I was privileged last weekend to meet UK children's author, Judith Kerr, at the Lightbox Museum in Woking. The Lightbox is at present hosting a marvellous exhibition about children's books and their illustrators, from the late 19th century to the present day.
Judith Kerr, as the author and illustrator of The Tiger Who Came to Tea and Mog, the Forgetful Cat is, of course, featured in the exhibition. And running concurrently is a whole series of talks, so that if you're interested you can meet some of the featured illustrators/authors in person.
I jumped at the chance to see Judith Kerr, and to hear her talk about her childhood in Berlin and how her family was forced to flee to Switzerland, because of her father's outspoken criticism of Hitler and the Nazis. Her father fled first to Prague and then to Switzerland, and - about two weeks later - the whole family left Germany. Judith eventually came to England in 1936 via Switzerland and Paris and has stayed here ever since. She has written about these experiences in her autobiographical novel When Hitler Stole Pink Rabbit and two further novels.
After she had talked about her escape from Germany (which happened just in time, because the day after they had reached Switzerland the Nazis won the election and they went to the Kerr's house in Berlin to confiscate the family's passports), and had read a passage from her book When Hitler Stole Pink Rabbit, the audience asked a variety of questions about her parents, the escape, her Jewish background and whether there were any plans to resurrect Mog, the Cat - to which Judith responded with a quiet but emphatic 'No!' It was fascinating listening to this petite, elderly lady with the quiet voice but very clear diction who answered questions with a disarming openness. When one of the children in the audience asked why the grandmother's dog in When Hitler Stole Pink Rabbit jumped off the wall, she replied that the dog was 'a very stupid dog!' He loved running after tennis balls, for instance, and mistook anything white and round - like a light bulb - for a tennis ball and would be found jumping up and down trying to 'catch' the light bulb!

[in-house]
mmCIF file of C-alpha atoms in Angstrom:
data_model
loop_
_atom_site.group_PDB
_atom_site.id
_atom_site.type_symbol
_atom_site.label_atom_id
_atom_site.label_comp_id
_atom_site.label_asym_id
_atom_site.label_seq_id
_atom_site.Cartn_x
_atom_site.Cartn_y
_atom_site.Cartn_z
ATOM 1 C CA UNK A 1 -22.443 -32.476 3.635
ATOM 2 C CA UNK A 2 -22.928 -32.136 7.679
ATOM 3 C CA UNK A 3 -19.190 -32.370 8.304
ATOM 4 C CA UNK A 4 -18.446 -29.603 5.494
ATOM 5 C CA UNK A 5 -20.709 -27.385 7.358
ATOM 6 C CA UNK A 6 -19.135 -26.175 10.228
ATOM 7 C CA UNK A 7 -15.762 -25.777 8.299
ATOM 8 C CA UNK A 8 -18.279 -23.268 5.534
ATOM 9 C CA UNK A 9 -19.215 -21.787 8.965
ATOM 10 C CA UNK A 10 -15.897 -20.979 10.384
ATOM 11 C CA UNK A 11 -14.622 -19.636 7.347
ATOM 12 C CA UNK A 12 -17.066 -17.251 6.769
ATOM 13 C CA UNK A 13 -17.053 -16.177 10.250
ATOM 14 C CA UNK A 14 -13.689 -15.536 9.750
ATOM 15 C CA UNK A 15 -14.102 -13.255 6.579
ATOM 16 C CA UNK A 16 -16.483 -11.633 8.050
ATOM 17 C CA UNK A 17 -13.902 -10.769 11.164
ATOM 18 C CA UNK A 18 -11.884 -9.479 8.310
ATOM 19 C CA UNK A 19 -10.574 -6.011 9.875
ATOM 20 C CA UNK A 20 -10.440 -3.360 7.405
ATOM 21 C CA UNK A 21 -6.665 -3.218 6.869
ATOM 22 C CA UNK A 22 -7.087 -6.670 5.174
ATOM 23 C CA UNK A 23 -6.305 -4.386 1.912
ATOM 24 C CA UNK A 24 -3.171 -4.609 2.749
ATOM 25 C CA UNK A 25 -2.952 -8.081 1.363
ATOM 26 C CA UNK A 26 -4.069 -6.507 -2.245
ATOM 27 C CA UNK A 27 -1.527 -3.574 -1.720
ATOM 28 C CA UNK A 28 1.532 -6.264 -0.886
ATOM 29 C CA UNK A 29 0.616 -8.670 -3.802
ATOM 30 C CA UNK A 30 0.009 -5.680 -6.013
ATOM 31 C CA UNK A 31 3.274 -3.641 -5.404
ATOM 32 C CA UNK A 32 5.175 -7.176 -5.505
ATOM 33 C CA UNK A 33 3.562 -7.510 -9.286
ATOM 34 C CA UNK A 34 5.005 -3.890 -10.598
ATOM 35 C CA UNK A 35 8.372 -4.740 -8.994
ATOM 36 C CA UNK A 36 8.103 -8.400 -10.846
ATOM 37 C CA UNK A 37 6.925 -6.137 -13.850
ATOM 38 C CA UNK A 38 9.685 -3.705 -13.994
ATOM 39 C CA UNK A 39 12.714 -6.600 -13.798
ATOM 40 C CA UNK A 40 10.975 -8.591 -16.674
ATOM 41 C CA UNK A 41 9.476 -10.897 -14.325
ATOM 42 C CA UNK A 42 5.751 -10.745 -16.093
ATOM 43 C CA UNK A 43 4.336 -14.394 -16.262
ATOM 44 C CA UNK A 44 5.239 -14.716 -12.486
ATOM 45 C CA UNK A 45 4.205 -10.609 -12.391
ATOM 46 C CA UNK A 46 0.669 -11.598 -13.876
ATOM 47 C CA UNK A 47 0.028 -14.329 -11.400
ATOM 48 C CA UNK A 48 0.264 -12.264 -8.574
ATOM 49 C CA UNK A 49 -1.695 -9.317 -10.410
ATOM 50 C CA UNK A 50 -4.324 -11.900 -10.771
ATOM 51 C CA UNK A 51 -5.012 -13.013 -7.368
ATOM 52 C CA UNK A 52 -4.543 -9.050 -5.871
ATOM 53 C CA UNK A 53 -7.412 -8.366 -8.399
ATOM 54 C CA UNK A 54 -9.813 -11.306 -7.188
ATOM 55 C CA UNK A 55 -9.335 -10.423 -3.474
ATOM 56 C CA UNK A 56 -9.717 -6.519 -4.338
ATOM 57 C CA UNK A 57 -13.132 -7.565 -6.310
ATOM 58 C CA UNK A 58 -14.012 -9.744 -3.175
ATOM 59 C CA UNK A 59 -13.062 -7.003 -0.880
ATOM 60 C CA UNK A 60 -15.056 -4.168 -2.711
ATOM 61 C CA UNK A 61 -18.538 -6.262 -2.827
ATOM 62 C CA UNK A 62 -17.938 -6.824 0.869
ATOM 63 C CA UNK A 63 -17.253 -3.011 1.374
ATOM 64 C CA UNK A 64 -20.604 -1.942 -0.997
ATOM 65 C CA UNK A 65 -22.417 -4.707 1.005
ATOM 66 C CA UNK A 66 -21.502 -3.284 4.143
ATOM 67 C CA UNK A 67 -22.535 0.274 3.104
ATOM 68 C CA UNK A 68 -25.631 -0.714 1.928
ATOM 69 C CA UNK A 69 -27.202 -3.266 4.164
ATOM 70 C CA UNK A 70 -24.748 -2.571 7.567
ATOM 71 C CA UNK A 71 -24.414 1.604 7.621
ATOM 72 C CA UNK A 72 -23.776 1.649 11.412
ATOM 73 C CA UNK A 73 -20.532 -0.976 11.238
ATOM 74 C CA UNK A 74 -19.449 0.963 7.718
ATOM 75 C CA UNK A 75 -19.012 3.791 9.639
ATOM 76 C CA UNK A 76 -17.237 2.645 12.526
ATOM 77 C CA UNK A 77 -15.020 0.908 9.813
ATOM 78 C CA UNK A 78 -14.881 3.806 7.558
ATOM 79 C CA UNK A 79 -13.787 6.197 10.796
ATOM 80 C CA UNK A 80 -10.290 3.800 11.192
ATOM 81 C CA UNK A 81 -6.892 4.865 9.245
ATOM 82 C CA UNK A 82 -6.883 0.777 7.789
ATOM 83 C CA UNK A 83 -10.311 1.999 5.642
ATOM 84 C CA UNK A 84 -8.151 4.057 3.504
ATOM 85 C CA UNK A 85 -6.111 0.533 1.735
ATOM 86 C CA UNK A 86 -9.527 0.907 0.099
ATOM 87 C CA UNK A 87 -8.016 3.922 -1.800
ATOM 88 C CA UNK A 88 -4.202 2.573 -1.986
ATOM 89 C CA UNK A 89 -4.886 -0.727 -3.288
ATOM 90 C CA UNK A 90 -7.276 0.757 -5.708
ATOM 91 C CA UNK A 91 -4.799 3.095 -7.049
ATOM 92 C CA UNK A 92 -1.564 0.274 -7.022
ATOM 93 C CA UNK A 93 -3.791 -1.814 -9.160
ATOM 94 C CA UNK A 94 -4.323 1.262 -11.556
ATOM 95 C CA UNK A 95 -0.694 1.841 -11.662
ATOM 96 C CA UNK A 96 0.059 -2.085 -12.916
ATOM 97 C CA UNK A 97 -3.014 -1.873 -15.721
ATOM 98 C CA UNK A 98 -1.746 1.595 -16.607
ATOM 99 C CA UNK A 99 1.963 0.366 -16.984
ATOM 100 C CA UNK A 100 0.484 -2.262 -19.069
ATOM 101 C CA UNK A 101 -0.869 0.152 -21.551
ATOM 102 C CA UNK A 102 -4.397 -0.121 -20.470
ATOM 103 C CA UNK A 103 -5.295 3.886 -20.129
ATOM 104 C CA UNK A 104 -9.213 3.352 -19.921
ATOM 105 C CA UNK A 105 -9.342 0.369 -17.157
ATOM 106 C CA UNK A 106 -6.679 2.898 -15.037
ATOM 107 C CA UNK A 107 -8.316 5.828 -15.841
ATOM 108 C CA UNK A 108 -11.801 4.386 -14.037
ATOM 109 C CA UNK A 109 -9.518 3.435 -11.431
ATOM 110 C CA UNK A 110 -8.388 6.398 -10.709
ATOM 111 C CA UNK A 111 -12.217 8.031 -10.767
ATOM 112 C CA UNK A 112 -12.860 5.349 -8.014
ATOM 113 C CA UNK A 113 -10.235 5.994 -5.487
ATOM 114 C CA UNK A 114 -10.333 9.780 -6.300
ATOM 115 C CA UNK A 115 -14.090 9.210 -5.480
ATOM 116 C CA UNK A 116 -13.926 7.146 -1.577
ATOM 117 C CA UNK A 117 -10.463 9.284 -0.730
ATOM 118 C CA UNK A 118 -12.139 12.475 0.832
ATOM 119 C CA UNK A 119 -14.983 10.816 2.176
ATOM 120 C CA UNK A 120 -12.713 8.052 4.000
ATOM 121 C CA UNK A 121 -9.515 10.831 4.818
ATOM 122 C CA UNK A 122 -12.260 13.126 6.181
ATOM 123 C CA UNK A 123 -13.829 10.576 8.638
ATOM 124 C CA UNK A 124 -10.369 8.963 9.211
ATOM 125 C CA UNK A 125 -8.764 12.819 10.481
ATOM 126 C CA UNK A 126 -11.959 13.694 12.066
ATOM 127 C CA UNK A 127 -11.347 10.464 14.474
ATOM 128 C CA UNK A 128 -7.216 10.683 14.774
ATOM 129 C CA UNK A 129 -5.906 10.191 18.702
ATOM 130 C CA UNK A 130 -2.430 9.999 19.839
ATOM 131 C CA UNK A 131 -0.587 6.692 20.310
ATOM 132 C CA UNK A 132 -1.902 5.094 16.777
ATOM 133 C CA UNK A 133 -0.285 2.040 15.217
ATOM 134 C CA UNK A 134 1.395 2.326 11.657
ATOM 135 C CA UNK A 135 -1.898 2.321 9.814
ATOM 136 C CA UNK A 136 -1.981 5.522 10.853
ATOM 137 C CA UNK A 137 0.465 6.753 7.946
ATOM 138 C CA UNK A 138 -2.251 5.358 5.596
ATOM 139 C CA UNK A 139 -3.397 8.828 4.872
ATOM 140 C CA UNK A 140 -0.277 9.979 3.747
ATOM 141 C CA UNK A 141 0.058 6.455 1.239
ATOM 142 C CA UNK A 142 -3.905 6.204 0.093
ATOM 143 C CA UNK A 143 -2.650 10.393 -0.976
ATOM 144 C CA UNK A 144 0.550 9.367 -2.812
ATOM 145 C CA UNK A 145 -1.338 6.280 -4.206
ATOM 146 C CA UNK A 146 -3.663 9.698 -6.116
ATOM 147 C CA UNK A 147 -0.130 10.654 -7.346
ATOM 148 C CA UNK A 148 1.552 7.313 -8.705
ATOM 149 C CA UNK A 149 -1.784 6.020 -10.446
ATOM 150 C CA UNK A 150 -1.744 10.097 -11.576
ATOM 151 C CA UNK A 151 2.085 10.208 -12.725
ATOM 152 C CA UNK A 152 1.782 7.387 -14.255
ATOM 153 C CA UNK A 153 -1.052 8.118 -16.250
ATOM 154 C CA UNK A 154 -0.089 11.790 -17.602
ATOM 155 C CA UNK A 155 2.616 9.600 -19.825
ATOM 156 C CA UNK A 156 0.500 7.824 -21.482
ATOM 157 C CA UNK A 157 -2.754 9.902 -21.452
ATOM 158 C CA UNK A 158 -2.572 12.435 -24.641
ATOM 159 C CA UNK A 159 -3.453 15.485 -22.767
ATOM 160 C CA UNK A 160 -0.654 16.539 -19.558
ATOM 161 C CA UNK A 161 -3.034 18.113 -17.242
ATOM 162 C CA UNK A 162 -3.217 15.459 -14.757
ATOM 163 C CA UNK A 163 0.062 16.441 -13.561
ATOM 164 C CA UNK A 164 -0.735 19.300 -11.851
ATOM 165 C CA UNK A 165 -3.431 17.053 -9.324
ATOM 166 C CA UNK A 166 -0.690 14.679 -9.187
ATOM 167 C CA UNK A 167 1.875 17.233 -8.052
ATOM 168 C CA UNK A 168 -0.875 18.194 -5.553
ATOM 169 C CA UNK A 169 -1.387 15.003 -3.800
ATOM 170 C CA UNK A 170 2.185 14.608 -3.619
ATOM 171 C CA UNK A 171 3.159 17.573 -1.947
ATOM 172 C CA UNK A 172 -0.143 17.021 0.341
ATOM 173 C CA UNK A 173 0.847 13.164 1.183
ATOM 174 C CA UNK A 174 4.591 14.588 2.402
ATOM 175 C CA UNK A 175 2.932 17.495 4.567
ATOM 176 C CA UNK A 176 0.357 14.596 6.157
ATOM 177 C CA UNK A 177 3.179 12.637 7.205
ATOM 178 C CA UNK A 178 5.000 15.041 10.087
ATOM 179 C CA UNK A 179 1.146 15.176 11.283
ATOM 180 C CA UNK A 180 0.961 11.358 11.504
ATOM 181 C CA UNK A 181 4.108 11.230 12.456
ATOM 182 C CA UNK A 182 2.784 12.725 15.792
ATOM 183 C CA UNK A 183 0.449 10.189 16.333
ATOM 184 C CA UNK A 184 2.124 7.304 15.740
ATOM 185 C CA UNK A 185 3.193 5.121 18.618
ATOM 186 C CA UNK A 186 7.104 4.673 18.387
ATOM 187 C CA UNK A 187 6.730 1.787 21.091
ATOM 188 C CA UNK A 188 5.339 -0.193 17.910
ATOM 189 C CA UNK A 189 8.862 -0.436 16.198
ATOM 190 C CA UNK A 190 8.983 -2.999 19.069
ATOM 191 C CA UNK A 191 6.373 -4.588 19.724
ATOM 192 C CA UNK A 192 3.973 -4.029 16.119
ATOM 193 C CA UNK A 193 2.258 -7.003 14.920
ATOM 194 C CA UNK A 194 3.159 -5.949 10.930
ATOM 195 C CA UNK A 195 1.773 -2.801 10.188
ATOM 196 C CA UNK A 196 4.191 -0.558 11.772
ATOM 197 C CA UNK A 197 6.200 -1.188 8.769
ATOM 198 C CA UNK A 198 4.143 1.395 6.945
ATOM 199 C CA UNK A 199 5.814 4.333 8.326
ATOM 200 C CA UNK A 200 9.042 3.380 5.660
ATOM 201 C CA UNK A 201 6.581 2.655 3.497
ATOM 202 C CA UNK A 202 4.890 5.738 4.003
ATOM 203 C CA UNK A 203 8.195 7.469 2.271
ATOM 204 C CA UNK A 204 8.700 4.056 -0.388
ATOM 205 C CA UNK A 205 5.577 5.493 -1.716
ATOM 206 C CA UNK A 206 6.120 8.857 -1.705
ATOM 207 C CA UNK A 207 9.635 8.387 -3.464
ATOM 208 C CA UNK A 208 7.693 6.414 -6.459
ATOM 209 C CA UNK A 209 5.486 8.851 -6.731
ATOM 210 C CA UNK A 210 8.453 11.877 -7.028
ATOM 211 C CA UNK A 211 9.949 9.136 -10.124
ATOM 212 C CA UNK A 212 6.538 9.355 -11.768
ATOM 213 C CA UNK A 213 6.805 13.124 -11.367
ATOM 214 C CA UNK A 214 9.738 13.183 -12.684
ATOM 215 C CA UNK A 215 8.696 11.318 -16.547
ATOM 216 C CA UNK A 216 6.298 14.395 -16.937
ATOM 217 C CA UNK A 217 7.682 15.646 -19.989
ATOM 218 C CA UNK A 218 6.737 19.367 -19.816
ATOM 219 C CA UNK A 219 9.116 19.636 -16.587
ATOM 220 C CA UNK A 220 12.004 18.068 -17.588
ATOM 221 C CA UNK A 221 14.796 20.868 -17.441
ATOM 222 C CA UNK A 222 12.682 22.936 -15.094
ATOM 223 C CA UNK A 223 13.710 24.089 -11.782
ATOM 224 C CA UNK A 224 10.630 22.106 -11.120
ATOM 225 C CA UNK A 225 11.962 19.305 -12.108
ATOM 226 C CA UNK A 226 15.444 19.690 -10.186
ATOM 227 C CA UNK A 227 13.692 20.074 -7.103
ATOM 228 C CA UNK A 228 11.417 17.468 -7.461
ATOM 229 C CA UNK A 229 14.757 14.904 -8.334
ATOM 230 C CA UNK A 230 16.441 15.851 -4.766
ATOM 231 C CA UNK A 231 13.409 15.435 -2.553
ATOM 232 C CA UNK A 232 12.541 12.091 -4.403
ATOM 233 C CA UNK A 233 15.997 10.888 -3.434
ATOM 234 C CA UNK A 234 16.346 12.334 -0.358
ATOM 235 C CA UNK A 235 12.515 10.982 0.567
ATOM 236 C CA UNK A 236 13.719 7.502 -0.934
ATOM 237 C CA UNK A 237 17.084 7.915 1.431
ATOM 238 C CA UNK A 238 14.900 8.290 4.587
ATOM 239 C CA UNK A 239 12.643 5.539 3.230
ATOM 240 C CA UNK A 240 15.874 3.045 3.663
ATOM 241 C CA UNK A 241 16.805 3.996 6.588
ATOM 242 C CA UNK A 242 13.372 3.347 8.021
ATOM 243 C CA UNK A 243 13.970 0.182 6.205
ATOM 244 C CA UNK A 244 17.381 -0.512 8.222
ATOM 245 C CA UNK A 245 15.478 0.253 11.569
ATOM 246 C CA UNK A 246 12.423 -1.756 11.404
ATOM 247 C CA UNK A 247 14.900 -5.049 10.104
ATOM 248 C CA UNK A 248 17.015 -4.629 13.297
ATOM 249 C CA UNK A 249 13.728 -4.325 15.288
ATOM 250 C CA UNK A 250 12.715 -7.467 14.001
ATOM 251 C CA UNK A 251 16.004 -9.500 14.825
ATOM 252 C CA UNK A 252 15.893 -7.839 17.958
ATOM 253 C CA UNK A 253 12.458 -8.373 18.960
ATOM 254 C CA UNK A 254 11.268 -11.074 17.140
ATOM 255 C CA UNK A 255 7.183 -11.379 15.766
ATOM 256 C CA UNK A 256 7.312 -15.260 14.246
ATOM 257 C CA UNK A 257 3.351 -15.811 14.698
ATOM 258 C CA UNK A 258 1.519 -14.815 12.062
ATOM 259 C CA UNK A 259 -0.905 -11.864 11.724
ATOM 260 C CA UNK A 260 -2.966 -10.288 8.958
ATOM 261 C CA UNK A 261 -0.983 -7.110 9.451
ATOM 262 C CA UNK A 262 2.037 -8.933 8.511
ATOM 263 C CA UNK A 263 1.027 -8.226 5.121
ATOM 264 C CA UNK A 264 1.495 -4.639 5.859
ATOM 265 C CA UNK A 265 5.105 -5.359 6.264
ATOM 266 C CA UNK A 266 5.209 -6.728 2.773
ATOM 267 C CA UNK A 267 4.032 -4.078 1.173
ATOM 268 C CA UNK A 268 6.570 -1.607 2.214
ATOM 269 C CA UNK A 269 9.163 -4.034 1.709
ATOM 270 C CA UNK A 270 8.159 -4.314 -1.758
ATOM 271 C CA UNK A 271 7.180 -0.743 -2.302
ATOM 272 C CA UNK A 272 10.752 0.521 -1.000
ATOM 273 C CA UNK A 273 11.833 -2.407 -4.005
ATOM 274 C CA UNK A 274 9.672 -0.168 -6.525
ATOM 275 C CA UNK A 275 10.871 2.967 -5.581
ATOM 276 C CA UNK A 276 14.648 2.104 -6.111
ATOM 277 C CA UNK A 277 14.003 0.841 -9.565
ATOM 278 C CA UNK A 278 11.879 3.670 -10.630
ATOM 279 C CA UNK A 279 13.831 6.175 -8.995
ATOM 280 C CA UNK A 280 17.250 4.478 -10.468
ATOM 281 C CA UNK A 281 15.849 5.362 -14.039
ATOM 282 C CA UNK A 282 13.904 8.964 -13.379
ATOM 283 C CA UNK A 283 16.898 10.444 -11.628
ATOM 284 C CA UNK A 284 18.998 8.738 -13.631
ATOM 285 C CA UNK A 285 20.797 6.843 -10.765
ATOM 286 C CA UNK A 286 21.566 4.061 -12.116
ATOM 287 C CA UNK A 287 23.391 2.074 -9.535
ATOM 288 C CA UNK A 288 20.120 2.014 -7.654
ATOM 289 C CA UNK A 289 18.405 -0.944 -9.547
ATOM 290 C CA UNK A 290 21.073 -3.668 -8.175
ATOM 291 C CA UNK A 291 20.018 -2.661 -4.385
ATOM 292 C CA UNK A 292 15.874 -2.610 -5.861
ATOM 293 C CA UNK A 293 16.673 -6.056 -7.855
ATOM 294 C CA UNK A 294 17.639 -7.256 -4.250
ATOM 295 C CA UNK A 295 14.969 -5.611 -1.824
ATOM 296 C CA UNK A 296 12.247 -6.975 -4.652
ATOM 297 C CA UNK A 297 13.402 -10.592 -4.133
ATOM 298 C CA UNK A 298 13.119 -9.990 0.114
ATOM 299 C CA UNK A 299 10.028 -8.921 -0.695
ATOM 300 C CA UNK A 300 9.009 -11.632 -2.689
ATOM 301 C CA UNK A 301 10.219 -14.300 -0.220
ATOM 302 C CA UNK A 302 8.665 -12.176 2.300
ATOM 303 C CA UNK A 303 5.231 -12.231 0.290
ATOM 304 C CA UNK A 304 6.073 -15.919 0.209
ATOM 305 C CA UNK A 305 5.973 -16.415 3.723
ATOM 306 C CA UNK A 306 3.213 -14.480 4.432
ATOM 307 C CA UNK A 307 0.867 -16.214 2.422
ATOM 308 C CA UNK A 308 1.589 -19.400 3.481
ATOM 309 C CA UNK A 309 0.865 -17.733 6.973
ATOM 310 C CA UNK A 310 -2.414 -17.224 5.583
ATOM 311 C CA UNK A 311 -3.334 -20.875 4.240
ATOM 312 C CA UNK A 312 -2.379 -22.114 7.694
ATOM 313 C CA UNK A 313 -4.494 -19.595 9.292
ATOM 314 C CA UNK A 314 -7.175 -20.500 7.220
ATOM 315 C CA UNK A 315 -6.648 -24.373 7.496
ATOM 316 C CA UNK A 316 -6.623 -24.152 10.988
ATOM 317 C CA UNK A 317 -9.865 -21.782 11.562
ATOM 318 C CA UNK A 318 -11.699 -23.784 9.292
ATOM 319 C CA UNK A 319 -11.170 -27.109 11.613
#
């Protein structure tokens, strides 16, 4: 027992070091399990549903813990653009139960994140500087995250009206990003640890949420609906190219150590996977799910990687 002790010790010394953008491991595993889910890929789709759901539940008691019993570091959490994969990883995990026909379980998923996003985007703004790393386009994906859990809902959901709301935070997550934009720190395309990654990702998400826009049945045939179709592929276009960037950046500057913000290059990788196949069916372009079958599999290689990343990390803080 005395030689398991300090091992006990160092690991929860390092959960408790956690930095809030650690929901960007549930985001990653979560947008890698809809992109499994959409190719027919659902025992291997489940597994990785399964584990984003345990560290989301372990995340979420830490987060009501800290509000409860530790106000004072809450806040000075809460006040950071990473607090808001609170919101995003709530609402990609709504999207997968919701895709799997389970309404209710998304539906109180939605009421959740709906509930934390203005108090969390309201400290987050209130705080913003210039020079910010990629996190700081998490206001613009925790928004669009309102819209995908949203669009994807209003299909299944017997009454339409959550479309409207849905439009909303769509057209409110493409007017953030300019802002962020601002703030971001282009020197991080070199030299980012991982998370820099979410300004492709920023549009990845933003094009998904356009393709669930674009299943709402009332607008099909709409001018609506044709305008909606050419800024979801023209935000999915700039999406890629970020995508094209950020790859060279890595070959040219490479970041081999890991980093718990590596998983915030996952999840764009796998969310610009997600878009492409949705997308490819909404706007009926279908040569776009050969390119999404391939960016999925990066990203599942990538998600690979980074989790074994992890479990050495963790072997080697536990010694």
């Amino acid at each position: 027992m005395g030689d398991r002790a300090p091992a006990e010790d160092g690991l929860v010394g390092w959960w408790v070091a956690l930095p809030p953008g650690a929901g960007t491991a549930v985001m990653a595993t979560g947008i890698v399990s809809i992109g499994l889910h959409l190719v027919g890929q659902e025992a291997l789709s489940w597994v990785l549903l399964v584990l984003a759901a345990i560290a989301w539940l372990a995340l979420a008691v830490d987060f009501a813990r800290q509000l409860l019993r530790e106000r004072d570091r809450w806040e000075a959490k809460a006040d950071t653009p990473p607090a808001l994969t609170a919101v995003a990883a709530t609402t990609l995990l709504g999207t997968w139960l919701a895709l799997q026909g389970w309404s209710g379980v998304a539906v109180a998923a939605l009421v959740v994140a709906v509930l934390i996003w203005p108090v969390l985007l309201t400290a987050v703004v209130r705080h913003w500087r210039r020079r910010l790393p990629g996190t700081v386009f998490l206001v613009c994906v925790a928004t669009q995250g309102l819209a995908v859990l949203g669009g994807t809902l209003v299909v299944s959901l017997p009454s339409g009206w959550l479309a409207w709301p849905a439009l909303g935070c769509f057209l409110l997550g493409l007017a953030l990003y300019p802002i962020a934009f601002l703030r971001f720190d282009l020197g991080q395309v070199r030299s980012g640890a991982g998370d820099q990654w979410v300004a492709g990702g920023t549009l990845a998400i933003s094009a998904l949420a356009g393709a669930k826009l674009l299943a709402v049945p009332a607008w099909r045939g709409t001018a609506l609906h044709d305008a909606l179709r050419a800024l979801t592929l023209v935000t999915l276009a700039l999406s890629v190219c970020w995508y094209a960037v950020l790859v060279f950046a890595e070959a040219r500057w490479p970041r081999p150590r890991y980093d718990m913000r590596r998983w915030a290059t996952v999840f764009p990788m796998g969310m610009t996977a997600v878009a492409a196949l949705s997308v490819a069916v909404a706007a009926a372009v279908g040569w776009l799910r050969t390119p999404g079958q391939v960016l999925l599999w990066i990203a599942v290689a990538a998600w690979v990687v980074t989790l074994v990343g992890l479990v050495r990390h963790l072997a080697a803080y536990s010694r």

An hour flew by and at the book signing afterwards, I told her of my mother's own flight from East Prussia to Hamburg at the end of World War II (which I've documented in my poetic memoir Family & More - Enemies or Friends?). Judith Kerr was fascinated, and when I offered her a copy of my own book, I was honoured that she accepted it. What a gracious lady and what a most interesting afternoon!